AUTHENTICITY IS UNCONDITIONALLY GUARANTEED
2000 Louisiana Avenue | Venue 15696|
New Orleans, Louisiana, 70115
BEAUREGARD, PIERRE G.T. Check Accomplished and Signed, "G.T. Beauregard," in the amount of $150 to "Bearer" drawn on the Mutual National Bank (now the site of Harrah’s Casino) 2 1/2x8 inches; cancellation slices (not affecting signature). New Orleans, 24 July 1879
Pierre Gustave Toutant Beauregard, May 28, 1818 – February 20, 1893) was a Louisiana-born American military officer, politician, inventor, writer, civil servant, and the first prominent general of the Confederate States Army during the American Civil War. Today he is commonly referred to as P. G. T. Beauregard, but he rarely used his first name as an adult. He signed correspondence as G. T. Beauregard.
Trained as a civil engineer at the United States Military Academy, Beauregard served with distinction as an engineer in the Mexican-American War. Following a brief appointment at West Point in 1861, after the South seceded, he resigned from the US Army and became the first Confederate brigadier general. He commanded the defenses of Charleston, South Carolina, at the start of the Civil War at Fort Sumter on April 12, 1861. Three months later he won the First Battle of Bull Run near Manassas, Virginia.
Beauregard commanded armies in the Western Theater, including at the Battle of Shiloh in Tennessee, and the Siege of Corinth in northern Mississippi. He returned to Charleston and defended it in 1863 from repeated naval and land attacks by Union forces. His greatest achievement was saving the important industrial city of Petersburg, Virginia in June 1864, and thus the nearby Confederate capital of Richmond, from assaults by overwhelmingly superior Union Army forces.
But, his influence over Confederate strategy was lessened by his poor professional relationships with President Jefferson Davis and other senior generals and officials. In April 1865, Beauregard and his commander, General Joseph E. Johnston, convinced Davis and the remaining cabinet members that the war needed to end. Johnston surrendered most of the remaining armies of the Confederacy, including Beauregard and his men, to Maj. Gen. William T. Sherman.
Following his military career, Beauregard returned to Louisiana, where he served as a railroad executive. He became wealthy because of his role in promoting the Louisiana Lottery.
The Mutual National Bank, of New Orleans was located at 106 Canal Street the current site of Harrah’s Casino and Hotel. The New Orleans and the New South, published by Metropolitan Publishing Company in 1888, reports:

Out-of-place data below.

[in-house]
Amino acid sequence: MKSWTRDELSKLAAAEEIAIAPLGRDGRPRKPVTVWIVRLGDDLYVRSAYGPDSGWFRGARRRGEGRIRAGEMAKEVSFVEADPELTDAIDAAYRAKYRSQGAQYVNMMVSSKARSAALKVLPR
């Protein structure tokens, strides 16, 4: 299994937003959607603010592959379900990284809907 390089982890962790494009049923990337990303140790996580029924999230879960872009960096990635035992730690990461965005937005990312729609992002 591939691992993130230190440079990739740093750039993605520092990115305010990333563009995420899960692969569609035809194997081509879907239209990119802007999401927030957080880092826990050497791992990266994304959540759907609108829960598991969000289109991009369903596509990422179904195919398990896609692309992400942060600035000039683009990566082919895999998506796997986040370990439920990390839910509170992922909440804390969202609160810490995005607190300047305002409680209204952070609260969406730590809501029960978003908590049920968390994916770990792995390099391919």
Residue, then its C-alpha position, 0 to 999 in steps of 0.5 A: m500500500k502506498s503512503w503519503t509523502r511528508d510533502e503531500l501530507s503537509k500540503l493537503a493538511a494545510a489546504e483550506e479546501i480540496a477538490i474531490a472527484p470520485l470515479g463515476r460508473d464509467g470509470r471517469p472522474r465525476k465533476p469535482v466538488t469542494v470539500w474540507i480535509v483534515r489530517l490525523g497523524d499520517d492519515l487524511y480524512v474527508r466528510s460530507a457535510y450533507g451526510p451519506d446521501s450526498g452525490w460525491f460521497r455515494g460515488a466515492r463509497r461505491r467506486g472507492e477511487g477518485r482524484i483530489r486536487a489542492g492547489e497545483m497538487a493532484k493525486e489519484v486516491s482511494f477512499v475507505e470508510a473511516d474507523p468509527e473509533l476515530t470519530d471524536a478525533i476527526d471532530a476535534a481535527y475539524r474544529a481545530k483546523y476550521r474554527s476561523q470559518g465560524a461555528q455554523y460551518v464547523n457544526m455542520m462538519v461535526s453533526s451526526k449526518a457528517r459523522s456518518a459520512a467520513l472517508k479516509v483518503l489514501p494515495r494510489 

Here is The directors of this institution are men whose names are as much a guarantee for it as its capital is. These gentlemen are: Lloyd R. Coleman, President of the Mechanics' and Traders' Insurance Companv; L. C. Fallon, of J. L. Phipps & Co., Coffee Merchants; Paul Kourchy, President Merchants' Mutual Insurance Company; John T. Hardie, of John T. Hardie & Co., cotton factors; I. L. Lyons, of I. L. Lyons & Co., wholesale druggists; G. W. Sentell, ot G. W. Sentell & Co., cotton factors; J. A. Shakspeare, of Shakspeare, Smith & Co., iron founders; B. W. Tavlor, of John Henry & Co., wholesale boots and shoes; J. B. Woods, agent St. Louis and New Orleans Anchor Line.
John T. Hardie is President: Llovd R. Coleman, Vice-President; Joseph Mitchel, Cashier. It has $30P,cx» capital and $100,000 surplus.
The Mutual National Bank receives deposits, negotiates loans, discounts commercial paper, makes collections, deals in New York exchange and transacts generally all kinds of legitimate banking. The confidence of the public in this institution is practically illustrated by the heavy deposits made with it ($760,000), and bv the number of its accommodations to business men, shown by the extent of its loans and discounts, some $729,000. Its total resources are over $1,150,000.
It was organized in 1871 and has had most excellent management ever since. Its New York correspondents are the National City Bank and the Mechanics' National. Mr. Hardie, the President, is, as has been said, the well-known cotton factor. He is a trustee of the Tulane University and otherwise distinguished. Cashier Mitchel has held that position since the bank opened, and is well known in financial circles.
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William W. Belknap - four page document dated March 8, 1875, War Department, Washington D.C., and signed by William W. Belknap (1818-93) as U.S. Secretary of War. The document, in care of General William T. Sherman, notifies Louis Garesche that the President (U.S. Grant) has conditionally accepted him to West Point and that if he accepts, he should report to West Point on June 18, 1875 to take an entrance exam.
March 8, 1875
Sir: You are hereby informed, that the President has conditionally selected you for appointment as Cadet of the United States Military Academy, at West Point, New York.
Should you desire the appointment, you will report in person to the Superintendent of the Academy on the day of 15th day of June, 1875 to serve until the following January, at which time you will be examined before the Academic Board of the Academy. Should the result of this examination be favorable, and the reports of your personal, military, and moral deportment be satisfactory, your warrant of appointment, to be dated July 1st, 1875, will be delivered to you; but should the result of your examination, or your conduct reports be unfavorable, you will be discharged from the military service, unless otherwise recommended, for special reasons, by the Academic Board, but will receive an allowance for travelling expenses to your home.